Insurers launched early experiments with connected devices in the late 2000s and early 2010s. Since then, many connected devices within the Internet of Things (IoT) show promise for improving data quality and access, providing early warnings, and fine-tuning the work of underwriters.
Efforts to introduce telematics to property and casualty insurance began in the late 2000s, when Progressive introduced telematics options to help tailor customers’ premiums to their driving behavior.
Insurers continue to show interest in telematics. Since its launch in 2017, the LexisNexis Telematics Exchange has grabbed 42 percent of the U.S. auto insurance market — including five of the top ten carriers based on market share.
The goal of the Telematics Exchange is “to provide solutions that allow vehicle owners to gain greater access to more personalized auto insurance products,” says Adam Hudson, vice president and general manager of U.S. Connected Car, LexisNexis Risk Solutions. The Exchange aggregates telematics data too, allowing insurers to better understand driver behavior.
Telematics also seem to attract drivers. Allstate saw driver use of its telematics options double between 2020 and 2022, says David MacInnis, vice president of actuarial and analytics modernization at Allstate. The combination of driver interest and carrier benefit make telematics a natural meeting place for insurers and their customers.
Insurers are finding other ways to put telematics to use as well. Chubb, for example, encourages its commercial, institutional and residential customers to use telematics as an early warning system for leaks that could cause water damage. A Chubb-recommended telematics-based water warning system at Providence College caught an early leak in a dorm washing machine — one that, left unattended, could have cost the college and Chubb hundreds of thousands of dollars to address, says Andy Sullivan, assistant vice president of physical plant at Providence College.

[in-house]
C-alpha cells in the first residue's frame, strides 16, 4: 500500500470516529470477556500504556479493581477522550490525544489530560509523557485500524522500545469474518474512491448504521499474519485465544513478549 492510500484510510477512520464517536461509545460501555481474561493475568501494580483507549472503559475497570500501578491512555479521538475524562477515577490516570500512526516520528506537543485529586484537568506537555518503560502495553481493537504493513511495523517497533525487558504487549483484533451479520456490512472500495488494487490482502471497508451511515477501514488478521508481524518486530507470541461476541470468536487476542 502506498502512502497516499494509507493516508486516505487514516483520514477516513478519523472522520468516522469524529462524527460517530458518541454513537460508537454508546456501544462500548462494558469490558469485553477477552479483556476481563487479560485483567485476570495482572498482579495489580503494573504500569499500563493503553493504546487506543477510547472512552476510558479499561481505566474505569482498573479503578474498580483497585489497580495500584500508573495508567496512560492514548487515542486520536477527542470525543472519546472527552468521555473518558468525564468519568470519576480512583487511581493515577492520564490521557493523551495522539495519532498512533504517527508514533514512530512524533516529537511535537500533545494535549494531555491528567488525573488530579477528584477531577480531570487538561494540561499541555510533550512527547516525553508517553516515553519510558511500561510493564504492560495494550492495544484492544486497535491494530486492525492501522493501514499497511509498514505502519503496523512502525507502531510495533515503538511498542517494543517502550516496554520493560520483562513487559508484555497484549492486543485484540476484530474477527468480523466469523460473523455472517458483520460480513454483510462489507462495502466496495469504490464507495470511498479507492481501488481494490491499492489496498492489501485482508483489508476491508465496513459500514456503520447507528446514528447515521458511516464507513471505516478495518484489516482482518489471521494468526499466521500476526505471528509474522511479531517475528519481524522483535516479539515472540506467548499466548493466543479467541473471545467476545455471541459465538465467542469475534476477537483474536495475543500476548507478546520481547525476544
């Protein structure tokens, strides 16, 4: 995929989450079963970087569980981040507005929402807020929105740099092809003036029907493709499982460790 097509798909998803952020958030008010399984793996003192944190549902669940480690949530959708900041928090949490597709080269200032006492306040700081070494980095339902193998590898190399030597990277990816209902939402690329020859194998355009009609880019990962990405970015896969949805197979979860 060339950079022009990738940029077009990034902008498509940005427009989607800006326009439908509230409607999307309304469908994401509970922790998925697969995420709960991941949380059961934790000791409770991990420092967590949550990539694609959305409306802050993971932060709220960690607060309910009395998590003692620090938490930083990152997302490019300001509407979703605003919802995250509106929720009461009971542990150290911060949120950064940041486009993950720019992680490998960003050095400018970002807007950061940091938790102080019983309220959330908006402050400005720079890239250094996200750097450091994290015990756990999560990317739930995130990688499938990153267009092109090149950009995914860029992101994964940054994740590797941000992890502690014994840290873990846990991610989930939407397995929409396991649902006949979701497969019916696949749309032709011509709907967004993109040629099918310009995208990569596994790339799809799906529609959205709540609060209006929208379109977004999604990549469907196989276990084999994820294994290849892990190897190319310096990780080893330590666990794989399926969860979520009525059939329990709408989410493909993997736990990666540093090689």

Calculating the exact number of IoT devices in use today is difficult, writes James Pearce at TechInformed. Yet most sources agree on two facts: The total number is in the billions, and that number will increase in the coming years.
Several factors have driven the proliferation of connected devices over the previous decade. In 2017, McKinsey’s Mark Patel, Jason Shangkuan and Christopher Thomas identified two factors — access to connectivity and dropping device costs — that together drove adoption of connected devices.
These factors continue to facilitate customers’ use of connected devices. Customer adoption has also been accelerated by the COVID-19 pandemic. When lockdowns prevented people from doing a number of tasks in person, connected devices took on the work of checking infrastructure for leaks and other damage. Telematics became more popular as people saw radical changes in their driving habits — and an incongruity in paying for auto insurance coverage when there was rarely anywhere to drive.
Umme Sutarwala, global news correspondent at Ondot Media, identifies a number of IoT trends that are likely to persist in the coming years. Insurers can benefit from embracing several, including:
Early work with IoT connected devices and telematics-generated data shows promise for P&C insurers. Rapid advances in both sensor technology and data analysis offer myriad opportunities for insurers to put these technologies to use.
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